NEW YORK — What’s the ultimate challenge in building brand loyalty? Health care services, no doubt, says one marketing expert.
The reason, observed Ohio State marketing professor Neeli Bendapudi, is that “when someone visits a health care provider, it’s about the least fun they can have as a consumer.”
With that in mind, Bendapudi teamed up with Texas A&M marketing professor Leonard L. Berry to conduct an ethnographic study of the Mayo Clinics in Rochester, Minn., and Scottsdale, Ariz. (Ethnographic research aims to reveal how people use a service or product, in context.) The goal: to see which practices in those high-stress environments could be applied to make stores more pleasing to customers.
Sound like a stretch? Not so, said Bendapudi, who maintained stores, too, are stressful settings. Like a hospital, a store is a complex environment that thrives on giving visitors clues about what to expect of the experience, rather than leaving it entirely to chance. “If all the plants in a doctor’s waiting room were dying, it would make patients feel uncomfortable, if only subconsciously — even though it could mean nothing more than the doctor’s a poor gardener,” Bendapudi said, in arguing against the random approach.
At the Mayo Clinics, in contrast, doctors clue in patients by using personal pagers instead of stressful public address systems and by wearing business suits instead of hospital whites to foster communication. Similarly, at Chico’s stores, mirrorless dressing rooms compel shoppers to enter mirrored communal areas where they can get feedback from fellow shoppers and where salespeople can suggest additional items.
Such tactics are growing more important for all marketers, Bendapudi emphasized, as the 71 million Millennials, now ages 8 to 25, “are less moved by ads than by their experience of brands.”
“Azzedine has been one of the biggest influences in my life. He has always been such a strong, loving, fatherly figure to me. I call him Papa. His designs are indescribably unique, they are pieces of art. He knew how to make the female form look its loveliest. I have so many memories of him; my favorite might be during my first show with him in Paris. He liked me and he wanted to help me get more work. He called all his friends at Kenzo and Comme des Garcons, and asked them to book me. They said, ‘But she can’t walk!’ And he said, ‘but she has such a great ass!' His friendship and support has been the great privilege of my career. I can't imagine life without him. Repose en paix mon Papa.” - @stephanieseymour tells @wwd. #wwdfashion (📷: @steveeichner) #alaia #azzedinealaia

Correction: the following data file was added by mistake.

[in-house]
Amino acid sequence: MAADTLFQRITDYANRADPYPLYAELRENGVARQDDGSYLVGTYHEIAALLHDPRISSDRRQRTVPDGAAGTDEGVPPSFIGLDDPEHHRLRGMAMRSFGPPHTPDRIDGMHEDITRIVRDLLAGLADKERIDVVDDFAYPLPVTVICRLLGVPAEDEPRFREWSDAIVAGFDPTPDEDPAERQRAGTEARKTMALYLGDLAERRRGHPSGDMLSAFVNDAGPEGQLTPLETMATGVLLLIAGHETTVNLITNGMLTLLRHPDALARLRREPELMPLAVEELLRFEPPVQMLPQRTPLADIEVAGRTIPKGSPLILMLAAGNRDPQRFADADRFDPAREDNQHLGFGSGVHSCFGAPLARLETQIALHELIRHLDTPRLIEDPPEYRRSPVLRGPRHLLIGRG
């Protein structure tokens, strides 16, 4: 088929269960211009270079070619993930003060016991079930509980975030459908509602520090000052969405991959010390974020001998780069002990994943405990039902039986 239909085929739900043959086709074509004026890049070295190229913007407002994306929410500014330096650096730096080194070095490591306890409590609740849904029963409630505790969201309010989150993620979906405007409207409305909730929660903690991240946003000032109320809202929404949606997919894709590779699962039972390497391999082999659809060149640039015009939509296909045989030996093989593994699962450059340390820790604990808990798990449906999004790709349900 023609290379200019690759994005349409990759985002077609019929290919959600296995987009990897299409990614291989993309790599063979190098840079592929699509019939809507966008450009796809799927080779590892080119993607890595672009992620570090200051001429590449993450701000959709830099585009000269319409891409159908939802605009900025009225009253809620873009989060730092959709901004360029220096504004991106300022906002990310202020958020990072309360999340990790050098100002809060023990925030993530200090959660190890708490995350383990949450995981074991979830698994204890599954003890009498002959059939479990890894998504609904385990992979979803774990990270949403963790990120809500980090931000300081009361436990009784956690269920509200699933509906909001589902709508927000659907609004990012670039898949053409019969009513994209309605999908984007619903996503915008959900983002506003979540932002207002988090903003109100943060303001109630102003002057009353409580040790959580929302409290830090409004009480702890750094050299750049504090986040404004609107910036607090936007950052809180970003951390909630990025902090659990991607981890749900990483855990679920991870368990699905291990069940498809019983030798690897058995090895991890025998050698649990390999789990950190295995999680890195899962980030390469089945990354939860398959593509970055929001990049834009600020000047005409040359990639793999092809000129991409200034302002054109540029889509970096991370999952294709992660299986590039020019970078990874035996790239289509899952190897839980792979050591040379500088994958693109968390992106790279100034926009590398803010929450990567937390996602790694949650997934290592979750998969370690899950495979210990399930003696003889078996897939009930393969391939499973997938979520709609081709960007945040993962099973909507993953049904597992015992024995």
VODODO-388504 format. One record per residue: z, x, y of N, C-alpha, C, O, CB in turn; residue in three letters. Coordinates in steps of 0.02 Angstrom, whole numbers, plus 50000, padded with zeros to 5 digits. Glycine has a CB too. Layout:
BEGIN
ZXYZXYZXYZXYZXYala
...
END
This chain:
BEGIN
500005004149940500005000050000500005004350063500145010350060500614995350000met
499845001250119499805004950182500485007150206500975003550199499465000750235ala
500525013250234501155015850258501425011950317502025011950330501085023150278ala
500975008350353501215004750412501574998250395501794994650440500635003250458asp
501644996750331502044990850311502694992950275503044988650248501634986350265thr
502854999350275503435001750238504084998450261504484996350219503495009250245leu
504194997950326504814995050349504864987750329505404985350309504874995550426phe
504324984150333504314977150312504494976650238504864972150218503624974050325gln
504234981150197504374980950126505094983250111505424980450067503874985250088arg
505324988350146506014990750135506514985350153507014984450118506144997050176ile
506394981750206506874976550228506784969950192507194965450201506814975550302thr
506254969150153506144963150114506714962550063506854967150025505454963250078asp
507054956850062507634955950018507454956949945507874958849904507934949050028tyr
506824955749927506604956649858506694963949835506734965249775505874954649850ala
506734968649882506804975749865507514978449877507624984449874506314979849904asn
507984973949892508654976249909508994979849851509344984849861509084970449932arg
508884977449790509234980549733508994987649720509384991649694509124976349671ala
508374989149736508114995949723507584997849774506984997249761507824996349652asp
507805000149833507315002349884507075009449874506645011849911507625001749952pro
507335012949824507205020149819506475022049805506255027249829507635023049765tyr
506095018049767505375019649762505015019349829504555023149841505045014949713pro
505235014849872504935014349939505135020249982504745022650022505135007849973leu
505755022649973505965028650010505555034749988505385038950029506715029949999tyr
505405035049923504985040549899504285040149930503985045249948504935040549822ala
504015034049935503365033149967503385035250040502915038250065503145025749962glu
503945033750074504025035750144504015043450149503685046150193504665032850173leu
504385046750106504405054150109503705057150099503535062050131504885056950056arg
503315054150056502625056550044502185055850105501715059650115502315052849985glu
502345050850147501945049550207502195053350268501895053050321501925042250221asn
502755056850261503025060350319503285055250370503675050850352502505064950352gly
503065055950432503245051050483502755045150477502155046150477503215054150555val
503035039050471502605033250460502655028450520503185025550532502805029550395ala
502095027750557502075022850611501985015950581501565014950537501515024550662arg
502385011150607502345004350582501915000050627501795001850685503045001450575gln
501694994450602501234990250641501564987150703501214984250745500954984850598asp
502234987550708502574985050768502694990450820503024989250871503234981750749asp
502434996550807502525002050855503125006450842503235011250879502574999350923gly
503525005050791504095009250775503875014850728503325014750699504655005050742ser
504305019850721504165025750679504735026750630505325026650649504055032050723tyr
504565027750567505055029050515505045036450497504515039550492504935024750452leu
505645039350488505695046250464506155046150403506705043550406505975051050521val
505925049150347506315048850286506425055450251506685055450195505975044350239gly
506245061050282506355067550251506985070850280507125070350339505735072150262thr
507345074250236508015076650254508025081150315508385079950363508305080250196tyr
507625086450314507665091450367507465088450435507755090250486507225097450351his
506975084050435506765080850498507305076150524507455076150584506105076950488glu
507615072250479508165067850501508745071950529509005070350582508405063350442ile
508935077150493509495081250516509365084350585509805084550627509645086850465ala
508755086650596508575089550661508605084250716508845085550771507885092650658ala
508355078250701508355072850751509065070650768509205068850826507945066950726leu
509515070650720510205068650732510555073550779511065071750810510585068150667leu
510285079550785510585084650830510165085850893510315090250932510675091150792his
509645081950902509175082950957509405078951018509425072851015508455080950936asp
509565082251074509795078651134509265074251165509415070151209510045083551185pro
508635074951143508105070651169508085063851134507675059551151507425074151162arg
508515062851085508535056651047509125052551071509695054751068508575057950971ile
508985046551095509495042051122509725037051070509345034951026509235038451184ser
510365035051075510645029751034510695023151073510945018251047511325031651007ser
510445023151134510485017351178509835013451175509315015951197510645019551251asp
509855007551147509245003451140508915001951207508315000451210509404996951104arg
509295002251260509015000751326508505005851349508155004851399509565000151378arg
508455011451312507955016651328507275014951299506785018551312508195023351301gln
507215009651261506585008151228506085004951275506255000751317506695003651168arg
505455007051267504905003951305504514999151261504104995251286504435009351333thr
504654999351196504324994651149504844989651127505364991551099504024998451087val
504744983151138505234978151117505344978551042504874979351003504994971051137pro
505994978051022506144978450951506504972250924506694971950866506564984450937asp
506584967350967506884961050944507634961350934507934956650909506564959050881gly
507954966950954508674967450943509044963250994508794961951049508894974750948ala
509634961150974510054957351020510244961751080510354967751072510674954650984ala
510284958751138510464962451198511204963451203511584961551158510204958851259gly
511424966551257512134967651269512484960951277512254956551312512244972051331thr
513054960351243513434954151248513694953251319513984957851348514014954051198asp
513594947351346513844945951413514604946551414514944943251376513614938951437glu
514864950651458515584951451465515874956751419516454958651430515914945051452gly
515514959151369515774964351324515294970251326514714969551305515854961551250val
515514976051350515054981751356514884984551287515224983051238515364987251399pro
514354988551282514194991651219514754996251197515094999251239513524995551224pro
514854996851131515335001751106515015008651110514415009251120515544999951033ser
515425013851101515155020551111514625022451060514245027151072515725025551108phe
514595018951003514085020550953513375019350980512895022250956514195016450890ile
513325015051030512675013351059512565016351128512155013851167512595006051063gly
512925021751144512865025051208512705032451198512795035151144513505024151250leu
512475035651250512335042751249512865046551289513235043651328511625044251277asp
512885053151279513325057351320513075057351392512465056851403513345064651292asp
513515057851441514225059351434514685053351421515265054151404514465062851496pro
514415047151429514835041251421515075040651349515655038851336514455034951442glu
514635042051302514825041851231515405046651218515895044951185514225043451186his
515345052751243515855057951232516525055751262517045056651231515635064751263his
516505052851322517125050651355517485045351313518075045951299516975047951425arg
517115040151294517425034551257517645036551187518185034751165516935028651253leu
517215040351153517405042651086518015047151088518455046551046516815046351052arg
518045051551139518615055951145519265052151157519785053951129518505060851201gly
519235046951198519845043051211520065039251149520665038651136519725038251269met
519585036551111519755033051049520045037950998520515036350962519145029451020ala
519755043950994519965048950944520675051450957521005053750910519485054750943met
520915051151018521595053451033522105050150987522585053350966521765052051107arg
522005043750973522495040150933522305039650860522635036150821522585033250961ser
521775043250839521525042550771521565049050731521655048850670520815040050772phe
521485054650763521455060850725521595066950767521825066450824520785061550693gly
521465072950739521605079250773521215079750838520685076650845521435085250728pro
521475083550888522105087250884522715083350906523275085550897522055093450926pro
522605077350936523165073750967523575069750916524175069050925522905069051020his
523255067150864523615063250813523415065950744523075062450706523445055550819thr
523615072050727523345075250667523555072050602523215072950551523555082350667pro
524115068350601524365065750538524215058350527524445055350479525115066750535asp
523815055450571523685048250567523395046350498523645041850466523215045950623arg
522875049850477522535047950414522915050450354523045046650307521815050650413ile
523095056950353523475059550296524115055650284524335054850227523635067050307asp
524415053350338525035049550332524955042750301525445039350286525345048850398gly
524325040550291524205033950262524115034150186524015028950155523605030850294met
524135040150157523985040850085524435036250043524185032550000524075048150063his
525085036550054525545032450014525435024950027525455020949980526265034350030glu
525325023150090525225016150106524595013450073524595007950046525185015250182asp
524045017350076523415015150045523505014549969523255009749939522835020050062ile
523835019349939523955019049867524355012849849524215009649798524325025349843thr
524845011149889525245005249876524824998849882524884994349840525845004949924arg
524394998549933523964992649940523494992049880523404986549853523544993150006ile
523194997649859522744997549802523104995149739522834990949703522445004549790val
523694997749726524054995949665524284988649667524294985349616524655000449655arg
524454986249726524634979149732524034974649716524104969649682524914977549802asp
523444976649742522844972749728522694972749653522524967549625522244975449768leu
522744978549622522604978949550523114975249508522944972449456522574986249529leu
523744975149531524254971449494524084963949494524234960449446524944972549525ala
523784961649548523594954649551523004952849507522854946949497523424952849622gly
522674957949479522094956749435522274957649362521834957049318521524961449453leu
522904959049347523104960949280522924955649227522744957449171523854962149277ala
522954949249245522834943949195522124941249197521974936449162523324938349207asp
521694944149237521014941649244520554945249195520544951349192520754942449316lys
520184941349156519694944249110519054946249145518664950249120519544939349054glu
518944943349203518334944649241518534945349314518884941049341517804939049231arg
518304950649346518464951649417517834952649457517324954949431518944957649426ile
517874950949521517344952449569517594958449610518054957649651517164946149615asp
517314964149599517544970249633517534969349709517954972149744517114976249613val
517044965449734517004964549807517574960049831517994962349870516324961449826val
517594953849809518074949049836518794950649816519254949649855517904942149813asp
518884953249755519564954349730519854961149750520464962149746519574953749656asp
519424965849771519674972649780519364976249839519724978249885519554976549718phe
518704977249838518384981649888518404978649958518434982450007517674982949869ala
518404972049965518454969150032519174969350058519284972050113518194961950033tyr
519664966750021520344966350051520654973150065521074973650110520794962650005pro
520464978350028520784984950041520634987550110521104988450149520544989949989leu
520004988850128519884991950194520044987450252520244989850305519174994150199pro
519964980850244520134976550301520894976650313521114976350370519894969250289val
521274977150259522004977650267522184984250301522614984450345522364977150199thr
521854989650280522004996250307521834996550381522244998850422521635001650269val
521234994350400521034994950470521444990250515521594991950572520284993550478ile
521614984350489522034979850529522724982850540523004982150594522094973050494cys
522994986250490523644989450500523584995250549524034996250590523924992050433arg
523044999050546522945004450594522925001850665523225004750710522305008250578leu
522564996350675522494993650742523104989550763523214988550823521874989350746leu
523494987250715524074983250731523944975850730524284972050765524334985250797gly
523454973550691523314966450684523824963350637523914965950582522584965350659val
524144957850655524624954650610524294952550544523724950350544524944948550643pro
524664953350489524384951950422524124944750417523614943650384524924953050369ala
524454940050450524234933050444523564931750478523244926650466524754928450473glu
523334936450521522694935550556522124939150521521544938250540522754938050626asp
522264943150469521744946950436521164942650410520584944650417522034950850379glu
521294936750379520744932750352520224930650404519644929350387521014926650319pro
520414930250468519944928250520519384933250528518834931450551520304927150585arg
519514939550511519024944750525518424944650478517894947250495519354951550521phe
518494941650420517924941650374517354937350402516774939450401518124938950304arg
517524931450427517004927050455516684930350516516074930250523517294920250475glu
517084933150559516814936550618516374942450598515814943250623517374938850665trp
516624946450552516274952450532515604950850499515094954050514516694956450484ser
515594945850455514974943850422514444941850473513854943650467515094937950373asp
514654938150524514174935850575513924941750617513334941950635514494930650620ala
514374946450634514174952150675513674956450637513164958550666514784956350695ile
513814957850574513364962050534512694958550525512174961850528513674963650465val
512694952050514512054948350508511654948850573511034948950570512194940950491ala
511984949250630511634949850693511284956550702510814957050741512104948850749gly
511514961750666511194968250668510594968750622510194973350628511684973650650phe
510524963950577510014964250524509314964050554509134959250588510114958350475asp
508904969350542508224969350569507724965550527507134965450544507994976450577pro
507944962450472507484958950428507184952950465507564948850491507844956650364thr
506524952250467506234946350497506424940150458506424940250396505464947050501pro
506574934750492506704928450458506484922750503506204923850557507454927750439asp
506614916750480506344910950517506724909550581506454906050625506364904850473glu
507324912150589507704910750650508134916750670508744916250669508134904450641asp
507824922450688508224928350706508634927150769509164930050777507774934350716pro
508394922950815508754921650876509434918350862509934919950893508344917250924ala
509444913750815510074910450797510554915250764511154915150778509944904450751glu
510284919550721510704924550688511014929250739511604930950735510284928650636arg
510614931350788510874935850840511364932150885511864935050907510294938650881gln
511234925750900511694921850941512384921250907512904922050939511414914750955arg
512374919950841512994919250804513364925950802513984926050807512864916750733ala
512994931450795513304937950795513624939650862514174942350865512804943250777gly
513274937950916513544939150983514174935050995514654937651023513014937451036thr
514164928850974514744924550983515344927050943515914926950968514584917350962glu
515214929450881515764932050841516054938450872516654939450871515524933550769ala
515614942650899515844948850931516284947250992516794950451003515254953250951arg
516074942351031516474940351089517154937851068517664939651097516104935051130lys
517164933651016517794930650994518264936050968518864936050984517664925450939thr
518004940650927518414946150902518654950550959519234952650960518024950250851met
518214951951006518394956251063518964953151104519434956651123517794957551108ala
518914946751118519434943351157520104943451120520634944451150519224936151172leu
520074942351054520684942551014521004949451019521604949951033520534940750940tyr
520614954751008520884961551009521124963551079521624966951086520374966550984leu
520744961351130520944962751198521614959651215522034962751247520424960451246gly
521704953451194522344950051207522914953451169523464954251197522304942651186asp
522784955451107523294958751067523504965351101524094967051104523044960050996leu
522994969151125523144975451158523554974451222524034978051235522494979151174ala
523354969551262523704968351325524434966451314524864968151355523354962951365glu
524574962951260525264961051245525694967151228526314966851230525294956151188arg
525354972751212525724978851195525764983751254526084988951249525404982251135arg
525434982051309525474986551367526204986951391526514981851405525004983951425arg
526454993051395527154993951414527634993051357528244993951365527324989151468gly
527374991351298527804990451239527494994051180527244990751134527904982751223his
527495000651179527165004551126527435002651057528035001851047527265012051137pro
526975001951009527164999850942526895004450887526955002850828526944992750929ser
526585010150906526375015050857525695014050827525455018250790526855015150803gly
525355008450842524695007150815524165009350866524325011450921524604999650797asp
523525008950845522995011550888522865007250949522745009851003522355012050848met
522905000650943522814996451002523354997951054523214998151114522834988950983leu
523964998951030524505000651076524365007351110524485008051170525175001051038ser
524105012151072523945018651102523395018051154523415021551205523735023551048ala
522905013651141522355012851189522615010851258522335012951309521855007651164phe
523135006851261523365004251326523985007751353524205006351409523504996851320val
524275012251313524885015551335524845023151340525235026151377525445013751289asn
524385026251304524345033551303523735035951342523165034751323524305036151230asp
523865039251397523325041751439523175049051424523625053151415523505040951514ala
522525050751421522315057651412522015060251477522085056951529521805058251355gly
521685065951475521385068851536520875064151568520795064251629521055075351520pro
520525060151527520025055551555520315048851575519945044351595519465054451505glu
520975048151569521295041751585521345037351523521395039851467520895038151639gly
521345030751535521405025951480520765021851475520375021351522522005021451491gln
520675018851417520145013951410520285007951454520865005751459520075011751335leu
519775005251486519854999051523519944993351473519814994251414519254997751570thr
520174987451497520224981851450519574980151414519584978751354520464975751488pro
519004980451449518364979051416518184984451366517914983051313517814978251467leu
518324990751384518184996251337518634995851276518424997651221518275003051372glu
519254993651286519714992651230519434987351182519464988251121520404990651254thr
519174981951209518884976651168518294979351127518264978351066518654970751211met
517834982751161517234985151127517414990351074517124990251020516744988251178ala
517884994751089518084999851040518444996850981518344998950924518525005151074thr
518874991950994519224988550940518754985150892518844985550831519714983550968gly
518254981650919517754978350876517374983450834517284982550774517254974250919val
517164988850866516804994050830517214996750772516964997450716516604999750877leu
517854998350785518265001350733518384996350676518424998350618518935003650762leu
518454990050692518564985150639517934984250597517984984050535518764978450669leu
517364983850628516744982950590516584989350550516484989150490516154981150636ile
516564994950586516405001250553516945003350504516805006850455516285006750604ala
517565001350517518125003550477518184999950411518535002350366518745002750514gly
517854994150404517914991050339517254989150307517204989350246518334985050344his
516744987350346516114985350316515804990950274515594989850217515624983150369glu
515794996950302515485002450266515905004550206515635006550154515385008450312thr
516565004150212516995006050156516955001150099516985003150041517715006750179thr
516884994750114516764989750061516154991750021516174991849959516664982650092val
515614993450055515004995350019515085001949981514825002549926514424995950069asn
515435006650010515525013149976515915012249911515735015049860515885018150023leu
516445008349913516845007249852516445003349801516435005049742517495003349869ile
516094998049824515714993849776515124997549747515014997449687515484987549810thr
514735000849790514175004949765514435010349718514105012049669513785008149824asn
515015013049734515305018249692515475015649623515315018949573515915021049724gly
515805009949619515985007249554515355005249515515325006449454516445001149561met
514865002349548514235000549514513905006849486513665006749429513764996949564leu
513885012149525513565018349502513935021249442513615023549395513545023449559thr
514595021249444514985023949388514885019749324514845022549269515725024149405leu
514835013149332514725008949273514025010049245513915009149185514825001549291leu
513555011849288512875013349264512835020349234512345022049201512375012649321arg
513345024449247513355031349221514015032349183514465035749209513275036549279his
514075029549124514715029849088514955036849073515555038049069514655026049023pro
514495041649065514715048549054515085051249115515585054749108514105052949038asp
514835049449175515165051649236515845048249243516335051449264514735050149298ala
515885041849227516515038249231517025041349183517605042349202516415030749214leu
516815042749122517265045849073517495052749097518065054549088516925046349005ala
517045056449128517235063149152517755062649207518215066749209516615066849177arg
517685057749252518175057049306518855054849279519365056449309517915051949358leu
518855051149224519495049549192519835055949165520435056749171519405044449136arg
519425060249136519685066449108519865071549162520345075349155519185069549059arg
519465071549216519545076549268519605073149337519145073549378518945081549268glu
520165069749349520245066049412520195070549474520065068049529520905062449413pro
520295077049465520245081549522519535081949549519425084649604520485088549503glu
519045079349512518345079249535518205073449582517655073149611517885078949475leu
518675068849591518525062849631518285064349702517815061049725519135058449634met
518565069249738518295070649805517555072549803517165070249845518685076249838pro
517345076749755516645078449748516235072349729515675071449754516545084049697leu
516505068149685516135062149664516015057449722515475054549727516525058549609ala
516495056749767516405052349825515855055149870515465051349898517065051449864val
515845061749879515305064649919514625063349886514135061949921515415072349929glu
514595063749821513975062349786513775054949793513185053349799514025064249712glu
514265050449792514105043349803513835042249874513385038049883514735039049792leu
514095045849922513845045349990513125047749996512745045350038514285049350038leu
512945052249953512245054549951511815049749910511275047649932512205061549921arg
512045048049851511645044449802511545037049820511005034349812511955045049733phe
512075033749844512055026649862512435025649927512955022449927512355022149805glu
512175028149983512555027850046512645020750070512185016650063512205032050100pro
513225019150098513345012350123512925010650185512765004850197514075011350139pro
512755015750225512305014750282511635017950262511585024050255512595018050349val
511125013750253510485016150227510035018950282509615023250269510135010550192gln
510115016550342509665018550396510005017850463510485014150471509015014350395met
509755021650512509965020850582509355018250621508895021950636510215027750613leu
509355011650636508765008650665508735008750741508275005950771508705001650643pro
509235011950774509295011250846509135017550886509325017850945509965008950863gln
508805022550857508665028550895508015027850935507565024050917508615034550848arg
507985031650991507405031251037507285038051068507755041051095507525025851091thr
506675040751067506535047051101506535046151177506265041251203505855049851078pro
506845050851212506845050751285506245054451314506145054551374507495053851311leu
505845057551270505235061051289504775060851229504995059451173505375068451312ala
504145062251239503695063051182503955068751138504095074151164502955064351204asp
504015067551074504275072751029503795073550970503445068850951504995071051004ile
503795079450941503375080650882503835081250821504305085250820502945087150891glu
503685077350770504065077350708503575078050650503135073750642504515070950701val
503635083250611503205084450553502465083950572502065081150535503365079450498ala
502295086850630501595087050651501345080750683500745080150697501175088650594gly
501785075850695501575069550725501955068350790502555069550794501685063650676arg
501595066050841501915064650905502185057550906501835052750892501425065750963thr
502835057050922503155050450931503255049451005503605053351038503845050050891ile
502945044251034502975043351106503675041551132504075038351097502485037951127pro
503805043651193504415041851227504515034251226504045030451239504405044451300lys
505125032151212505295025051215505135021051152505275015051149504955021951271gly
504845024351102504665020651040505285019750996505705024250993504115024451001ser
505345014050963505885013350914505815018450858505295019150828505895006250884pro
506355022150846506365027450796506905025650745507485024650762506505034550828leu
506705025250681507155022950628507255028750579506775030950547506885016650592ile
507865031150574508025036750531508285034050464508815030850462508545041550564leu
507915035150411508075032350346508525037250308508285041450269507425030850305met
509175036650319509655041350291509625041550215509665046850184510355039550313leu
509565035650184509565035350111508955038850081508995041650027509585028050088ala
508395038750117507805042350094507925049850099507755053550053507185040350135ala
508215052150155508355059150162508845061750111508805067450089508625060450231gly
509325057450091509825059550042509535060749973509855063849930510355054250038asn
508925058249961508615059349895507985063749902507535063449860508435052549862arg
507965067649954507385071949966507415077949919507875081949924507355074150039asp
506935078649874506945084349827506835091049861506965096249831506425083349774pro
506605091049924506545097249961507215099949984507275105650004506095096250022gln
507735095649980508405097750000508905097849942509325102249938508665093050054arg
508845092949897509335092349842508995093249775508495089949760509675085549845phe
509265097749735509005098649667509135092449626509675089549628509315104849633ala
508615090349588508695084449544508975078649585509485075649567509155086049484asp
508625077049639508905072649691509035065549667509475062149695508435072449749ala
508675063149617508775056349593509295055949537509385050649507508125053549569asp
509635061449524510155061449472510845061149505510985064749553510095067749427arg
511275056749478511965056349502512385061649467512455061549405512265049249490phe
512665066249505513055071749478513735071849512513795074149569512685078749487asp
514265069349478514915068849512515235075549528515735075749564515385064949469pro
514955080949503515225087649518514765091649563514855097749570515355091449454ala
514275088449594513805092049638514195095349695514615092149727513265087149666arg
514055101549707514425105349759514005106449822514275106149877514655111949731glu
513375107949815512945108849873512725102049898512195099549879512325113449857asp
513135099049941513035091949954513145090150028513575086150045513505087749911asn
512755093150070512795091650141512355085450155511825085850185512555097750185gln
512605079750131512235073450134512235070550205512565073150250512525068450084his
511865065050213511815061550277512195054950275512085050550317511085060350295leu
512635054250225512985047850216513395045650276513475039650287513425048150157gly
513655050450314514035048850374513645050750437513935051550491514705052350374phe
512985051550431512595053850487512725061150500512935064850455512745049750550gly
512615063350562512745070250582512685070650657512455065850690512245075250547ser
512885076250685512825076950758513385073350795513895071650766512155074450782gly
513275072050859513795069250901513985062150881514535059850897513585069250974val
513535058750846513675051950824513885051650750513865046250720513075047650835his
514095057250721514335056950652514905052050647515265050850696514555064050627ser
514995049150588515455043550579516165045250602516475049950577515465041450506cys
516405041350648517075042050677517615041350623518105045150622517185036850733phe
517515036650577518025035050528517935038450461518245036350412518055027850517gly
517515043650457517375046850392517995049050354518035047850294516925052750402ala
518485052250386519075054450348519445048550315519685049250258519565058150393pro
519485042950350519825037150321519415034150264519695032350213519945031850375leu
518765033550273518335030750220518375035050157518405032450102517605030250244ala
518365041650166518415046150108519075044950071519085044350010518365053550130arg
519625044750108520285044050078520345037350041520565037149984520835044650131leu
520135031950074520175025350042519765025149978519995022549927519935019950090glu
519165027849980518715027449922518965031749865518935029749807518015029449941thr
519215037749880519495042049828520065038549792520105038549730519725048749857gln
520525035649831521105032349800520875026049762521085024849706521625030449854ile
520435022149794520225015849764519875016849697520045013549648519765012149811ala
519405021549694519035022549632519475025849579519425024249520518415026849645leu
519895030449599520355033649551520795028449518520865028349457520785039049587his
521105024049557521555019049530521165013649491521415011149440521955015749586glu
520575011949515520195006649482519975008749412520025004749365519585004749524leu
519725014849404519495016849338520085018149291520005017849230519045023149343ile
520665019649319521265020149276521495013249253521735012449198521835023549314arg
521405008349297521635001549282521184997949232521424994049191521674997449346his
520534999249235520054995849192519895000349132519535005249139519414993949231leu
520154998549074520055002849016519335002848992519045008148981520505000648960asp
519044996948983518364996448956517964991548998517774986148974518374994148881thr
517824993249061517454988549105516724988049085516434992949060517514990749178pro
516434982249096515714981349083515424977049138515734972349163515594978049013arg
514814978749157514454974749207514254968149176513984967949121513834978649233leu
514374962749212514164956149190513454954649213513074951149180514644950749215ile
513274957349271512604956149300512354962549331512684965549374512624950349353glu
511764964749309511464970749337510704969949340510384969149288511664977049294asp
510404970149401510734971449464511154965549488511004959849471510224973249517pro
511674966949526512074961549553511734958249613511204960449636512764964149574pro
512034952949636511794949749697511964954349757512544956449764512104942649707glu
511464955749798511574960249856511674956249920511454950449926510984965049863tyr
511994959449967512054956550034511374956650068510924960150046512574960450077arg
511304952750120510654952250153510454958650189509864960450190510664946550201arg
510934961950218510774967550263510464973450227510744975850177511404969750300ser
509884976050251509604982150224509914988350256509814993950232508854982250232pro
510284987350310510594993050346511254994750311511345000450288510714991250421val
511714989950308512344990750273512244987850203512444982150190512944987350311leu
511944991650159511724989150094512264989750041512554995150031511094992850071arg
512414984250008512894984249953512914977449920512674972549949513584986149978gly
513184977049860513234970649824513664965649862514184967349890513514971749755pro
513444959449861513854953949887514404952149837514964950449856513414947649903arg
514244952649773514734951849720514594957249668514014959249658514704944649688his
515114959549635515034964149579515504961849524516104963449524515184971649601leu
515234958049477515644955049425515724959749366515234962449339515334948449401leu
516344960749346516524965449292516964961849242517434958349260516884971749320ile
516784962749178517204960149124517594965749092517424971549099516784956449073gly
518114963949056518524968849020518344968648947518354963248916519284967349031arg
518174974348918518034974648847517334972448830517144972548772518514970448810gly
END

Azzedine Alaïa, flanked by two of his closest friends, models Stephanie Seymour and Naomi Campbell.
He designed Seymour’s dress for her 1995 wedding to Peter Brant, and treated Campbell (who famously called him Papa), like a daughter. For more on the legendary designer, tap the link in bio. #wwdfashion #alaia #azzedinealaia
Azzedine Alaïa's “I-did-it-my-way” ethos stood out starkly at a time when brands are experimenting with consumer-facing fashion shows, coed formats and trans-seasonal collections – anything to perk up lackluster sales of ready-to-wear in an age of Insta-everything. “It’s not creation anymore. This becomes a purely industrial approach,” the late designer told WWD in an interview last year. “But anyway, the rhythm of collections is so stupid. It’s unsustainable. There are too many collections.” Read more about the iconic designer’s life and work on wwd.com, link in bio. #wwdfashion #azzedinealaia (📷: @WWD Archive, 1986) #alaia
Sneaker reselling app @goat’s latest exhibit, "The Greatest: New York," tells the story of New York's sneaker culture. To celebrate the exhibit, an intimate crowd gathered on Thursday night at the pop-up gallery space, located at Platform in Culver City, to hear guest speaker and illustrator @esymai talk about her own rise in streetwear and women in the business. "For me I'm just someone who is creative. I like to create things," said Chang. #wwdfashion
Azzedine Alaïa, one of the most iconic couturiers of the modern era whose body-con designs defined Eighties fashion, has died in Paris. The diminutive Tunisian-born designer, known for his structured knitted dresses with fitted waists and impeccably cut, figure-hugging second skin silhouettes was deeply admired by his peers, and counted supermodel Naomi Campbell - his adoptive daughter - among his inner circle, one of a gang of glamazons including Farida Khelfa, Carla Bruni and Stephanie Seymour who became ambassadors of his style. (📷: Alexandre Guirkinger) #wwdblast